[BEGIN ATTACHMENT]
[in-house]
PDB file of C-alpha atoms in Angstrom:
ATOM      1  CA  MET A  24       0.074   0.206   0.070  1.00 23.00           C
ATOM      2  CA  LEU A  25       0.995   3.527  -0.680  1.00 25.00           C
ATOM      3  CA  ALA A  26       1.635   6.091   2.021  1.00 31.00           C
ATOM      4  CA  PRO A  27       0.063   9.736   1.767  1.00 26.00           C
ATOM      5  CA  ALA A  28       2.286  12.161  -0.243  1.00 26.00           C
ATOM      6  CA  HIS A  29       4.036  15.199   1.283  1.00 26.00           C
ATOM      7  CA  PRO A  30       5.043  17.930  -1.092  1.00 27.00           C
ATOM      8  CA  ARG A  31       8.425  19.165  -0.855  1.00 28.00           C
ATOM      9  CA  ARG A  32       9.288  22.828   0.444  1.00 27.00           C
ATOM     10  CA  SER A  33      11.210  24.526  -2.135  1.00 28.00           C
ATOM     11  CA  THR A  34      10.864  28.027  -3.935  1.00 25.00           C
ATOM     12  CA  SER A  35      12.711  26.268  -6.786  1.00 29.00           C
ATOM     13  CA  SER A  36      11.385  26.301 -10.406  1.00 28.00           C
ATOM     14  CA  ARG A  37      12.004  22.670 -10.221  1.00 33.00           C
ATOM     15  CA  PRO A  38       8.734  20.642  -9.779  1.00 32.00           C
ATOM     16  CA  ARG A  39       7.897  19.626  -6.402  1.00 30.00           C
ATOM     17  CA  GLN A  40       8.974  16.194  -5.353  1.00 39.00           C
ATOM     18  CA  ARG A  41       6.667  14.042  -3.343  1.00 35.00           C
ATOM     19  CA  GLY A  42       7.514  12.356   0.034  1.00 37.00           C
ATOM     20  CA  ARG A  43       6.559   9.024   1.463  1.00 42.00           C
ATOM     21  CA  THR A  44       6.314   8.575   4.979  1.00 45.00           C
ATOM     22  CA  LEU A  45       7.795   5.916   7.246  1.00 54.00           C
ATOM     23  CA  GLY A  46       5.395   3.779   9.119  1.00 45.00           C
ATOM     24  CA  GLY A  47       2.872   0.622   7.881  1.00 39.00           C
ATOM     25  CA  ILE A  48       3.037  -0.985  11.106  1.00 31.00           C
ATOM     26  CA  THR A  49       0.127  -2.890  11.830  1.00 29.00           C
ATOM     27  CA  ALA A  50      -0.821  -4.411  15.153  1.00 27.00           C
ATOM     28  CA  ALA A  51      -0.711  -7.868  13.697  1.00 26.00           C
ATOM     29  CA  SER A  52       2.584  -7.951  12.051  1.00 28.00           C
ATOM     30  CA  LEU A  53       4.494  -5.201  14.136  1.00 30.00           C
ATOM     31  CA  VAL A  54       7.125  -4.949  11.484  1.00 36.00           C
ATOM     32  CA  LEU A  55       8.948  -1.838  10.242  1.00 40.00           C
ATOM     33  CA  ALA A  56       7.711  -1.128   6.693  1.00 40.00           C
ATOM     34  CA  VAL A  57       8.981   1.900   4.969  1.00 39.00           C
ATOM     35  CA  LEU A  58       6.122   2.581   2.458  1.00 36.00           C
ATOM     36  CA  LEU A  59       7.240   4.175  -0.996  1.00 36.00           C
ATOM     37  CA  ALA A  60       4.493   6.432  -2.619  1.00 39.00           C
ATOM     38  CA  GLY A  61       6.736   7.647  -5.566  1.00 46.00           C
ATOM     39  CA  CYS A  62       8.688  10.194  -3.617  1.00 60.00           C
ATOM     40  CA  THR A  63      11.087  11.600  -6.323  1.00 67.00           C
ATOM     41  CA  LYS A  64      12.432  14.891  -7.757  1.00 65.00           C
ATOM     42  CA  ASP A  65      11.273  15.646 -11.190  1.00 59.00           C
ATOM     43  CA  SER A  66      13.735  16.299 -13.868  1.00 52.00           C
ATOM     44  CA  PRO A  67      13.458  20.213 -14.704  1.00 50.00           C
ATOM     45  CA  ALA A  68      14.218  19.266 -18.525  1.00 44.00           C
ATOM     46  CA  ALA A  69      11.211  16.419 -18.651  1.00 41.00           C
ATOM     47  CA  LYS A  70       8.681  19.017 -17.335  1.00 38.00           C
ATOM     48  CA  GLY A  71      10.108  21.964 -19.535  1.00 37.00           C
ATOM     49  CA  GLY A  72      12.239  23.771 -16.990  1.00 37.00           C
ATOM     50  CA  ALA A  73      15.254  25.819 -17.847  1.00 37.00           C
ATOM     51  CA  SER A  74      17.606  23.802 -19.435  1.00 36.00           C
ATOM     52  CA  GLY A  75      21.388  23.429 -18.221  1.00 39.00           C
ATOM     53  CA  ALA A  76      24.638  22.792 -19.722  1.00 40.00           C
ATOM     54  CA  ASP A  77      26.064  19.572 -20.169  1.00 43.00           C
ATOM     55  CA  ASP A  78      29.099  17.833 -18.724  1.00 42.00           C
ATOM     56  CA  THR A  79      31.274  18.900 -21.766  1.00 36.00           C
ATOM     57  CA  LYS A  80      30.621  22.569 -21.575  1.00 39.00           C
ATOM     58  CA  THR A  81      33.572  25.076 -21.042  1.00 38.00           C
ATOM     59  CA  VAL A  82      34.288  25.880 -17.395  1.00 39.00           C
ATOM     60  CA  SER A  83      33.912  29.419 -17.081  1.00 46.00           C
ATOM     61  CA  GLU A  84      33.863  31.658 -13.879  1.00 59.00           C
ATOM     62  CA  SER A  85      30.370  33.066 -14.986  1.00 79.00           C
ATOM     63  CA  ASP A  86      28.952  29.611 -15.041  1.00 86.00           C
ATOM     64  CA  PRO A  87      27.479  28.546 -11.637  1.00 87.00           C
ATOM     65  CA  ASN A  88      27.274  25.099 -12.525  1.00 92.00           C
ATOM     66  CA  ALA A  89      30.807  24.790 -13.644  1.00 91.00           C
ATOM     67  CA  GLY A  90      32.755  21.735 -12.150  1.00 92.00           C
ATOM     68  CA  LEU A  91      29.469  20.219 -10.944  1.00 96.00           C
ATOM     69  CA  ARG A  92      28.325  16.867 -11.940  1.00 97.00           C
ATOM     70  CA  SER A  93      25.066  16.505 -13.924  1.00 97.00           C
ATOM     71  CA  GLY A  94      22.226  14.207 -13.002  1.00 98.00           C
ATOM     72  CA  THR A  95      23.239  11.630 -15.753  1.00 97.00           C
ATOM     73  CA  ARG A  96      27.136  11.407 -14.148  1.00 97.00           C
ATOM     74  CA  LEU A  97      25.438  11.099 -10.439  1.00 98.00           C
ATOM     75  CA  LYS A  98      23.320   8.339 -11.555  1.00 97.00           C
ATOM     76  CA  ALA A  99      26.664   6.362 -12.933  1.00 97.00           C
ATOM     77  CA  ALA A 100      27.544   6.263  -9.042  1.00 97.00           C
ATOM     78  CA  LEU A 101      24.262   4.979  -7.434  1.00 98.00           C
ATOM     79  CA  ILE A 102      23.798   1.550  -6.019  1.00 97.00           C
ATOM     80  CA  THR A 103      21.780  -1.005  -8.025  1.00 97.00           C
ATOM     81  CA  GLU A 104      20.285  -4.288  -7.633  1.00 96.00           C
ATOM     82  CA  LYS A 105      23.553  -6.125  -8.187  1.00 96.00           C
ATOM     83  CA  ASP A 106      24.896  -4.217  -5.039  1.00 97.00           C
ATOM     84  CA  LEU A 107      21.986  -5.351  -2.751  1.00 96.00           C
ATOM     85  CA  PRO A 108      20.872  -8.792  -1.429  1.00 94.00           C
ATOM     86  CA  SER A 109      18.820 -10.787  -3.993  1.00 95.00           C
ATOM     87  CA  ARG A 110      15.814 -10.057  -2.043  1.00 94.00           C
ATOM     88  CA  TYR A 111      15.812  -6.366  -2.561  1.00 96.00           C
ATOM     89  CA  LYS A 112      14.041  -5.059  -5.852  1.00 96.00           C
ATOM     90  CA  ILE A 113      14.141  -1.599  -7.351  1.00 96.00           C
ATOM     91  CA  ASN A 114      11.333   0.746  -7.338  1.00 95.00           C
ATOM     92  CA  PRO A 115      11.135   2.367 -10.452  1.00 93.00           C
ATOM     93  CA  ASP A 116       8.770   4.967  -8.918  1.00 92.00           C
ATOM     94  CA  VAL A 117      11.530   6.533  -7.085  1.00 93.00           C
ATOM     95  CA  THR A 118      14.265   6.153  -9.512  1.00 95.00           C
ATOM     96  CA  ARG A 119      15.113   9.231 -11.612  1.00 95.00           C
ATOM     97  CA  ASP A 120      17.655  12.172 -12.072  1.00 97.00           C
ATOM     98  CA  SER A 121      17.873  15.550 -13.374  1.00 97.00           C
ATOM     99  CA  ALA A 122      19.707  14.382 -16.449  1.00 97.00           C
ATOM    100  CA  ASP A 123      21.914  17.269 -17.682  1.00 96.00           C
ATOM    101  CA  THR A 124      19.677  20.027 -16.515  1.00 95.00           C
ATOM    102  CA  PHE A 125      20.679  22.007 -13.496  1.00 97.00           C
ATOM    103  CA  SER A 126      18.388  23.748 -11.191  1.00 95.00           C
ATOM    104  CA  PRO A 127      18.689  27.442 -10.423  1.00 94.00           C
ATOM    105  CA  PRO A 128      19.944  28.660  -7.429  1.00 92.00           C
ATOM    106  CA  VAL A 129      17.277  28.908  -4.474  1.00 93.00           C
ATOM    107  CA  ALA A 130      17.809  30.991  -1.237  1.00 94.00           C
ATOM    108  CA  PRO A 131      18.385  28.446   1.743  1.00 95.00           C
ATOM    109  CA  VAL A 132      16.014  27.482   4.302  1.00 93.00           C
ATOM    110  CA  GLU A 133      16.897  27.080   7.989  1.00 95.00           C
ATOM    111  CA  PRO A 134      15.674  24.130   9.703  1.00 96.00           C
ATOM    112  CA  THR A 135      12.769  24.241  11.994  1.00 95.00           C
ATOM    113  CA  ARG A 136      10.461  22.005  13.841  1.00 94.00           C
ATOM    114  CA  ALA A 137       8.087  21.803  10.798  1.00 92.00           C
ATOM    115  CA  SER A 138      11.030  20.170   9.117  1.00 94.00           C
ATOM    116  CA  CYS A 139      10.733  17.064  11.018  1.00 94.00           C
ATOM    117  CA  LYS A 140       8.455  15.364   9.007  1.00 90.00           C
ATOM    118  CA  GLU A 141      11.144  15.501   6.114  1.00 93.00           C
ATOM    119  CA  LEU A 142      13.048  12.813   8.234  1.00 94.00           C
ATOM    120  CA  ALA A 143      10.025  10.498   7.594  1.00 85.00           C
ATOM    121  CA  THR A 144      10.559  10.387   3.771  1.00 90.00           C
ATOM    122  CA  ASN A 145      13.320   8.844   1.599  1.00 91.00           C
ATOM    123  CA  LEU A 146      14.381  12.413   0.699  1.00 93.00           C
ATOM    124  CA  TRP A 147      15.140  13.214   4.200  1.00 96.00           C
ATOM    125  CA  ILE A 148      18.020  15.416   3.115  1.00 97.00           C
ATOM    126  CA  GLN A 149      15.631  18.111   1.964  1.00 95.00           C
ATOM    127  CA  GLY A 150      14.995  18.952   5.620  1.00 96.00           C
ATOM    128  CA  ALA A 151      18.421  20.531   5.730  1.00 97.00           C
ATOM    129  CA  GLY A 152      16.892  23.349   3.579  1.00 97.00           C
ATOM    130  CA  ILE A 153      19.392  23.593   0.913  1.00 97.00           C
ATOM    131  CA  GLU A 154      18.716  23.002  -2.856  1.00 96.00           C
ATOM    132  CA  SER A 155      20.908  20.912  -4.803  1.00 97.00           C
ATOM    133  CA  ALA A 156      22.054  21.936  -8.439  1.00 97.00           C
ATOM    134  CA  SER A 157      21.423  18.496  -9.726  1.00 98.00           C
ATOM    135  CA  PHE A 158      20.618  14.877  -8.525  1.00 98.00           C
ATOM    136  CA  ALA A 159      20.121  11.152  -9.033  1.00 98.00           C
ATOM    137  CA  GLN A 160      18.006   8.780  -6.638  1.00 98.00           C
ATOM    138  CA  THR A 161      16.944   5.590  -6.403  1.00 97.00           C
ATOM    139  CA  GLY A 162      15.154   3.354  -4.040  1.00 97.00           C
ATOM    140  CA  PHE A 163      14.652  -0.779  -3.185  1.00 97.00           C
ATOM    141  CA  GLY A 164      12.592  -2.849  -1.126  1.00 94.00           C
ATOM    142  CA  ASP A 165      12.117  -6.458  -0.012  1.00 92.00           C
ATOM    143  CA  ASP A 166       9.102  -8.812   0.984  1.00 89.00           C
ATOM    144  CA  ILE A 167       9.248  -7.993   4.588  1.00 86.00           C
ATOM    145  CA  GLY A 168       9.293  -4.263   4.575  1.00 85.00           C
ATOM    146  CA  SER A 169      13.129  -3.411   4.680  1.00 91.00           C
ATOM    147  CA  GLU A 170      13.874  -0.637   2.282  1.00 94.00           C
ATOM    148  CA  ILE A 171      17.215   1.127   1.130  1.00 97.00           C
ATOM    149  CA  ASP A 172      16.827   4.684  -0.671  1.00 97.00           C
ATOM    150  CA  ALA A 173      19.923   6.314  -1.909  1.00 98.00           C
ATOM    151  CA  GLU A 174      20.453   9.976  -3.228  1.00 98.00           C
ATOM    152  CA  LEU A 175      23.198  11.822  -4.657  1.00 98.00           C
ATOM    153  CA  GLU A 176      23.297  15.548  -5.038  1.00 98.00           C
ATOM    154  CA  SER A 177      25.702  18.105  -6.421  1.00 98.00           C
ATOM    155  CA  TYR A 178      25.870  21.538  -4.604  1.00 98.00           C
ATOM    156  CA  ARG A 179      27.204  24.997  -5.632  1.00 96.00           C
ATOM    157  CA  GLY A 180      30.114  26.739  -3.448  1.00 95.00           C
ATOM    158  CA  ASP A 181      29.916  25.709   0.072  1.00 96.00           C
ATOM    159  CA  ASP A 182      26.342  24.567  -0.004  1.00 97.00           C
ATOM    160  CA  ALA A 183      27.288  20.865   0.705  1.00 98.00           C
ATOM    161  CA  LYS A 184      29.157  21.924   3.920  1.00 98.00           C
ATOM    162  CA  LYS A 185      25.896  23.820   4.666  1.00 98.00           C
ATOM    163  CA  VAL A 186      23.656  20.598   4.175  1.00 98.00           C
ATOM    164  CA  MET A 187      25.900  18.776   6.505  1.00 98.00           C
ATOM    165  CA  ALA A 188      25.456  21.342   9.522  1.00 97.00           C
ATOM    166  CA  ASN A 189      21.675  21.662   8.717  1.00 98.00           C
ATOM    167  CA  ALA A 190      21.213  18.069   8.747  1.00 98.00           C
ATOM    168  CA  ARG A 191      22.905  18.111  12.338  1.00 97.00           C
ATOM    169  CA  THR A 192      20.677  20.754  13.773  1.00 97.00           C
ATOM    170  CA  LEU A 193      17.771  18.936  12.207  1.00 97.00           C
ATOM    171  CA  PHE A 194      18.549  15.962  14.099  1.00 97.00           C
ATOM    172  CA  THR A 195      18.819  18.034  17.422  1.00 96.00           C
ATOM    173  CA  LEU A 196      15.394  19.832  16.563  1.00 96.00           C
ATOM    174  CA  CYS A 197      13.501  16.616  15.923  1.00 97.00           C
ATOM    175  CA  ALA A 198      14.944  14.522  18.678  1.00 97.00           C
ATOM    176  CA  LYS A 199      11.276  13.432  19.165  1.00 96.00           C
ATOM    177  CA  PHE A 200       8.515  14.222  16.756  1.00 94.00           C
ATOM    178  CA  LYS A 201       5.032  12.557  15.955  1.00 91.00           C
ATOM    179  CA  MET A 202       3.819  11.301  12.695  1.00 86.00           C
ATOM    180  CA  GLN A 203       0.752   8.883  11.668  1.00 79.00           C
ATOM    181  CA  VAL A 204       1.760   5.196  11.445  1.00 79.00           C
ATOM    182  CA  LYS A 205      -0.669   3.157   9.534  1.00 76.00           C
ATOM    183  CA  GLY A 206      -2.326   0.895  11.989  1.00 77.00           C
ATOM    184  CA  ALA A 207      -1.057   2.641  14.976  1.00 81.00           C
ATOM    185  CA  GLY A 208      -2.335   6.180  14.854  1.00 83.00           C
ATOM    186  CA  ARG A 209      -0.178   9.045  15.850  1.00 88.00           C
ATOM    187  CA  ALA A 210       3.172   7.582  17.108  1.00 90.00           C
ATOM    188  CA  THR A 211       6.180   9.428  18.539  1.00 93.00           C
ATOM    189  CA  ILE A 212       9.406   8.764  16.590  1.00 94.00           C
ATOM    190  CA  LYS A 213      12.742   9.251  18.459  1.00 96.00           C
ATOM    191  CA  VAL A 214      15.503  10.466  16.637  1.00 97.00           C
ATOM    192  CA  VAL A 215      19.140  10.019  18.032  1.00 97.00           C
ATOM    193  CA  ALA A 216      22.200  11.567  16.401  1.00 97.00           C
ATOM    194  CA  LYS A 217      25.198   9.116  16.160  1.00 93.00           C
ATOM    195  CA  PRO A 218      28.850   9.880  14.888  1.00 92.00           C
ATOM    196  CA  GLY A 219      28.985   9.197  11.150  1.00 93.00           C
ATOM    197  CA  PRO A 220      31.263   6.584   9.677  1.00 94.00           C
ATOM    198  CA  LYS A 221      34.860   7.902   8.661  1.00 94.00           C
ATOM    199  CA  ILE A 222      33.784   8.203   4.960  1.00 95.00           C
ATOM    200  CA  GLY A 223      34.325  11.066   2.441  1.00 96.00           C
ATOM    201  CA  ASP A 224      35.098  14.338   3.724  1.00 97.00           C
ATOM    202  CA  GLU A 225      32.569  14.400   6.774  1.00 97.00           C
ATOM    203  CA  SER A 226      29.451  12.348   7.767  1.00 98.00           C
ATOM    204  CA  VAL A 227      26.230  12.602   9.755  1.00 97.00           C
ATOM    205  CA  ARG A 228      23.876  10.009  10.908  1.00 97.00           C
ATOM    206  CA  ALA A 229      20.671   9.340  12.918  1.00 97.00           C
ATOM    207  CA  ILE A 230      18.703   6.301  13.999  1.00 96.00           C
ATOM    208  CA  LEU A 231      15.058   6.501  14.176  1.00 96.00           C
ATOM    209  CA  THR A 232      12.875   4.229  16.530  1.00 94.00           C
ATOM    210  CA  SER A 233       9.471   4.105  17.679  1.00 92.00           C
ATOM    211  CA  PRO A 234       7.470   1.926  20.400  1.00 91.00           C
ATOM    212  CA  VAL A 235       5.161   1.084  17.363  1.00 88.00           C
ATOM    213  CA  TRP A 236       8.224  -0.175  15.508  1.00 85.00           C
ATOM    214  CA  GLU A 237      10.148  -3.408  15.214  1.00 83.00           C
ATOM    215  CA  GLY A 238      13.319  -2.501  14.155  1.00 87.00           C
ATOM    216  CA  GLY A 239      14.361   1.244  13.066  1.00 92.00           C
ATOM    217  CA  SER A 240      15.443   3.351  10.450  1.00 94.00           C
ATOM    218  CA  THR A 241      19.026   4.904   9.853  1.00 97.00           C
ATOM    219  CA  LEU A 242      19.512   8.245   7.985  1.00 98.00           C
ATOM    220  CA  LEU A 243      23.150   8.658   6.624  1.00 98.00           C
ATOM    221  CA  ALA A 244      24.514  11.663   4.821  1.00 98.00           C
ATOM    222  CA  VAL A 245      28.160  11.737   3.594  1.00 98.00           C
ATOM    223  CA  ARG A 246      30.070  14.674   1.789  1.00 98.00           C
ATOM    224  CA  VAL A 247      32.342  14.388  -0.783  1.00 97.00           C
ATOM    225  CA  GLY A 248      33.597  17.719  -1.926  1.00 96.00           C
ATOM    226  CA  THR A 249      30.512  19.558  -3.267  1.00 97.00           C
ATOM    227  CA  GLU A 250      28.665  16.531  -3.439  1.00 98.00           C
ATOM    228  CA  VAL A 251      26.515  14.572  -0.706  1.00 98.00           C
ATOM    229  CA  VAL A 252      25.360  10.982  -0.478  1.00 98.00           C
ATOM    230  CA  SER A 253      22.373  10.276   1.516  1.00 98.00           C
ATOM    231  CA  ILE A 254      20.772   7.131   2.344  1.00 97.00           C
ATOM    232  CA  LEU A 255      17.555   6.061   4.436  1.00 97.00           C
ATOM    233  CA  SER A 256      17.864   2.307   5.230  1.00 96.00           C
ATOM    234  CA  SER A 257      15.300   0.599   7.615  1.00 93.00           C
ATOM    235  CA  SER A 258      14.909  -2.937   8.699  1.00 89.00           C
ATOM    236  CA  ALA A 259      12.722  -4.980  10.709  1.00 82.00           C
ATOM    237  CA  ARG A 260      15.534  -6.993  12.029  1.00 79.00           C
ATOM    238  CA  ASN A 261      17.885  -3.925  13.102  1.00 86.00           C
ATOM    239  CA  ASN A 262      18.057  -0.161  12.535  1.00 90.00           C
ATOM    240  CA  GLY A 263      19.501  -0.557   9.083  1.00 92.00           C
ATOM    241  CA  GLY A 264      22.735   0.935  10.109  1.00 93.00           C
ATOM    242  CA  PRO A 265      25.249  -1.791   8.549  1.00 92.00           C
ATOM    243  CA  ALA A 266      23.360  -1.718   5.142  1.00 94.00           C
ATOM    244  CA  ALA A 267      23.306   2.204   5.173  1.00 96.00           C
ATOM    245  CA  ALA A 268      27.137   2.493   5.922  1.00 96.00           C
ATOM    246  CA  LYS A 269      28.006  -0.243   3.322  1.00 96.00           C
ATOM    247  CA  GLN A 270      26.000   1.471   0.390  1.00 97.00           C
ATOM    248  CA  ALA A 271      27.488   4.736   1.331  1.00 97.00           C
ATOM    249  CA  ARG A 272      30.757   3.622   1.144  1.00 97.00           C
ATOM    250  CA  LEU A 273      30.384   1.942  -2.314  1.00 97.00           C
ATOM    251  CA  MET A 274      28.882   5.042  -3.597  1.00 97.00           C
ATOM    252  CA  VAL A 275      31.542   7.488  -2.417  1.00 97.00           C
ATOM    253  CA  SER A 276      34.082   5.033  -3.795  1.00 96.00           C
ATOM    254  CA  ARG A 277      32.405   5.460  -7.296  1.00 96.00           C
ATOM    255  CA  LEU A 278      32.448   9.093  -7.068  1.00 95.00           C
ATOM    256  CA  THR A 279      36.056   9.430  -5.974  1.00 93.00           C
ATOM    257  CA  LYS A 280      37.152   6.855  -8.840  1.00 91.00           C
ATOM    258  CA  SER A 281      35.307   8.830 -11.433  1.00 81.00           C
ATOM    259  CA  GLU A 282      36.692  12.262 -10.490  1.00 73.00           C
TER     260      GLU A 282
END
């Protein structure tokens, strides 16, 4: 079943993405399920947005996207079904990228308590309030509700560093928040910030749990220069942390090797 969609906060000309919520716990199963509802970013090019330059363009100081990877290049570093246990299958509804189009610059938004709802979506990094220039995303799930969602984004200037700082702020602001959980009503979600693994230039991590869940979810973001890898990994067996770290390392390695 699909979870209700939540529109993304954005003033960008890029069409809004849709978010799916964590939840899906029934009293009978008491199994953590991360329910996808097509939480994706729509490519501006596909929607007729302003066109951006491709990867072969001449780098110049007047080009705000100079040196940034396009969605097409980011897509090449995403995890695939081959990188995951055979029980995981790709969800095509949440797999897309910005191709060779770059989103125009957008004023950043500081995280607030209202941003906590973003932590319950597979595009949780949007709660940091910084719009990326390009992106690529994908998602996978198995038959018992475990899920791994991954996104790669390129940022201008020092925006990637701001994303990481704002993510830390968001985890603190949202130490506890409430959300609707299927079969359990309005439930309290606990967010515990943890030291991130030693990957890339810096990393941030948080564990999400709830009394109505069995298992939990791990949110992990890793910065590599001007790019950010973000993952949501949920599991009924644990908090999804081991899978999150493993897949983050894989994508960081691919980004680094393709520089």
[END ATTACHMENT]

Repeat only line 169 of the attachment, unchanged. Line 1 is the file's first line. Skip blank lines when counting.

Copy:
ATOM    167  CA  ALA A 190      21.213  18.069   8.747  1.00 98.00           C